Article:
One Economist Is Challenging How We Think Money Works

The comments below are an edited and abridged synopsis of an article by Peter Coy

What’s the difference between $100 in cash and $100 in a chequing account? Nothing—and everything. The two are the same in the sense that they’re equally spendable and convertible from one form to the other. But the paper bill in your hand is an obligation of the government, while the electronic entry is an I.O.U. from your bank. Their interchangeability at a rate of one to one is not a fact of nature but a social construct. So, not the same.

One Economist Is Challenging How We Think Money Works - BullionBuzz - Nick's Top Six
Farmer planting money

Now think about how money is created. Banks don’t need to wait for more deposits to arrive to make new loans. You go to your bank for a loan. The bank says OK. It goes into its computer and marks up your chequing account by the amount you borrowed.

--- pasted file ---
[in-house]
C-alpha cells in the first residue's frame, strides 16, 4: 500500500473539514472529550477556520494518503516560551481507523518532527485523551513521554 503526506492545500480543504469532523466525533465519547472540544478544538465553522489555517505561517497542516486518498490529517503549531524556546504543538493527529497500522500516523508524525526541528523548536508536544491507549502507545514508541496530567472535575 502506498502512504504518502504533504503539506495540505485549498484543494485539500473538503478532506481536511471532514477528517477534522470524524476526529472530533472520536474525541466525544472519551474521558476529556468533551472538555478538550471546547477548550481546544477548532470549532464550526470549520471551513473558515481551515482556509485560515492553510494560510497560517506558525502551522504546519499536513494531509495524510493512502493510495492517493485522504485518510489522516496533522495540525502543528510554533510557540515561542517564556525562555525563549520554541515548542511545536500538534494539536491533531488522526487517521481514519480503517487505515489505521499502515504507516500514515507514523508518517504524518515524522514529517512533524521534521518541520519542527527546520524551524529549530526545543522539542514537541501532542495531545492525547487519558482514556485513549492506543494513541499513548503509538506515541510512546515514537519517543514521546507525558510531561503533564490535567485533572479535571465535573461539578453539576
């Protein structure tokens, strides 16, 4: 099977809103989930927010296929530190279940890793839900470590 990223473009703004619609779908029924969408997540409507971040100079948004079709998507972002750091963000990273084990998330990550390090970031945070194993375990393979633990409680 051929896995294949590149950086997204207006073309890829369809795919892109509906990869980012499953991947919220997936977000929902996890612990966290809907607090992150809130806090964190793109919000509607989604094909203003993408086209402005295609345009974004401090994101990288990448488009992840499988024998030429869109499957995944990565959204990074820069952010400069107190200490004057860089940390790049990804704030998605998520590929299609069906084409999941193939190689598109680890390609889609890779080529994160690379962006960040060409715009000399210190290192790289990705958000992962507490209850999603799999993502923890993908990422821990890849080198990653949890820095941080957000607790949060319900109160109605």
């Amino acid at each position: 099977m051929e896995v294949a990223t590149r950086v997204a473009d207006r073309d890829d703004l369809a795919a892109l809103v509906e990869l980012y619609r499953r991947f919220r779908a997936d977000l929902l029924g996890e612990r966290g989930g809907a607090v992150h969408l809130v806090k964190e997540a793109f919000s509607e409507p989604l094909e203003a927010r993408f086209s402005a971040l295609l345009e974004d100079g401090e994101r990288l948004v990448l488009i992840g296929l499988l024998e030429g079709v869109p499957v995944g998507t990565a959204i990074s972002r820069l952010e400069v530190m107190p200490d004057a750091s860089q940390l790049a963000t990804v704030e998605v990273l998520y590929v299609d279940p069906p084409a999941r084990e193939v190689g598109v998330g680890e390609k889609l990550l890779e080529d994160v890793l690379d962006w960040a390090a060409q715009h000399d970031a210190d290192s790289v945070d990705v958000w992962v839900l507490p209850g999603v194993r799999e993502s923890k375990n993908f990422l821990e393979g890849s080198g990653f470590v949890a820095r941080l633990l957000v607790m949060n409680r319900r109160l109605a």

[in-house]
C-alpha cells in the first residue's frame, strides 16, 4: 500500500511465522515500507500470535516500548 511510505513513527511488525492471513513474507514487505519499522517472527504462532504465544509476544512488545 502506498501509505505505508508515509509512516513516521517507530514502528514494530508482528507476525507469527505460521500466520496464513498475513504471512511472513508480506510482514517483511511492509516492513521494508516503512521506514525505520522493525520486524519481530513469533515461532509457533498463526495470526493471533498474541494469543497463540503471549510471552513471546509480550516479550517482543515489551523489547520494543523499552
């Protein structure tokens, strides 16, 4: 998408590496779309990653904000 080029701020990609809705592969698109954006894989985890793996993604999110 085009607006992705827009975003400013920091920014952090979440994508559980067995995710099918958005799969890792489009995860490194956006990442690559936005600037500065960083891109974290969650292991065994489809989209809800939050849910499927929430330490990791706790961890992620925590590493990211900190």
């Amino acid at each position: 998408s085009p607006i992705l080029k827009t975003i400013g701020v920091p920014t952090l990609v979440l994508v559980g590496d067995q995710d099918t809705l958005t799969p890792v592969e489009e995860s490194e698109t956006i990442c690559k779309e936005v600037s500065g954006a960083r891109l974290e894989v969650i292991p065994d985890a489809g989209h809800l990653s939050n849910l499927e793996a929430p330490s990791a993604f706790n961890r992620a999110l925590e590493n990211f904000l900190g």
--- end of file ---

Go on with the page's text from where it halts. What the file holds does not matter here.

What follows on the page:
The more you think about money, the weirder it starts to feel. The government’s money used to be backed by real stuff like gold and silver. Now, paper money is backed by nothing more than fiat—a declaration by the government that it is legal tender. Surprisingly enough, everybody kind of goes along with that.

Money is a measure of transactability, not value. In prison, mere scrip can serve as currency. Conversely, real estate is valuable, but it isn’t money. Cryptocurrencies want to be money, but mostly aren’t.

Money is a surprisingly slippery concept. There is no easy way to define and measure it, and it means different things to different people.

Early in the pandemic, many called for aggressive fiscal stimulus. That helped economic growth but contributed to high inflation. The mistake was underestimating how badly the pandemic damaged the supply side of the economy, such as by causing people to drop out of the work force. The constricted supply couldn’t keep up with surging demand, so prices rose. Conventional forecasters, including those at the Fed, made the same mistake.

Coy discusses economist Paul Sheard’s book, “The Power of Money: How Governments and Banks Create Money and Help Us All Prosper.”